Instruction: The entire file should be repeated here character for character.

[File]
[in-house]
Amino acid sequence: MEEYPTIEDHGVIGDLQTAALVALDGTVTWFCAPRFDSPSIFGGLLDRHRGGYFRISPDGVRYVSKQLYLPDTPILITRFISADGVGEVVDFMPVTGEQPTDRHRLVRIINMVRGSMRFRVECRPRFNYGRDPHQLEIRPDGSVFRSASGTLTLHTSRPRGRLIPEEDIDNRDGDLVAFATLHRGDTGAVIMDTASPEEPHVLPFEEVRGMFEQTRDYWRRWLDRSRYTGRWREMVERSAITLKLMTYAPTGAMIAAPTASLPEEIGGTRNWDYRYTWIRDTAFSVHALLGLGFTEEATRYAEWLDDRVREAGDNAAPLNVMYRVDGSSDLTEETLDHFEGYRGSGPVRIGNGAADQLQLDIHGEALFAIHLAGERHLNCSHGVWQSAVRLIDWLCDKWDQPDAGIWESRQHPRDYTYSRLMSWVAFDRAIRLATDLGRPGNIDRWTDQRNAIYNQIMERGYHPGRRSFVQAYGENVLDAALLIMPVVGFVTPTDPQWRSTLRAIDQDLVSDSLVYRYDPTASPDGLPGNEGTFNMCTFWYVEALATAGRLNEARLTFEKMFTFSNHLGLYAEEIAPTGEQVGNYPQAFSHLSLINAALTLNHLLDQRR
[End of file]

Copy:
[in-house]
Amino acid sequence: MEEYPTIEDHGVIGDLQTAALVALDGTVTWFCAPRFDSPSIFGGLLDRHRGGYFRISPDGVRYVSKQLYLPDTPILITRFISADGVGEVVDFMPVTGEQPTDRHRLVRIINMVRGSMRFRVECRPRFNYGRDPHQLEIRPDGSVFRSASGTLTLHTSRPRGRLIPEEDIDNRDGDLVAFATLHRGDTGAVIMDTASPEEPHVLPFEEVRGMFEQTRDYWRRWLDRSRYTGRWREMVERSAITLKLMTYAPTGAMIAAPTASLPEEIGGTRNWDYRYTWIRDTAFSVHALLGLGFTEEATRYAEWLDDRVREAGDNAAPLNVMYRVDGSSDLTEETLDHFEGYRGSGPVRIGNGAADQLQLDIHGEALFAIHLAGERHLNCSHGVWQSAVRLIDWLCDKWDQPDAGIWESRQHPRDYTYSRLMSWVAFDRAIRLATDLGRPGNIDRWTDQRNAIYNQIMERGYHPGRRSFVQAYGENVLDAALLIMPVVGFVTPTDPQWRSTLRAIDQDLVSDSLVYRYDPTASPDGLPGNEGTFNMCTFWYVEALATAGRLNEARLTFEKMFTFSNHLGLYAEEIAPTGEQVGNYPQAFSHLSLINAALTLNHLLDQRR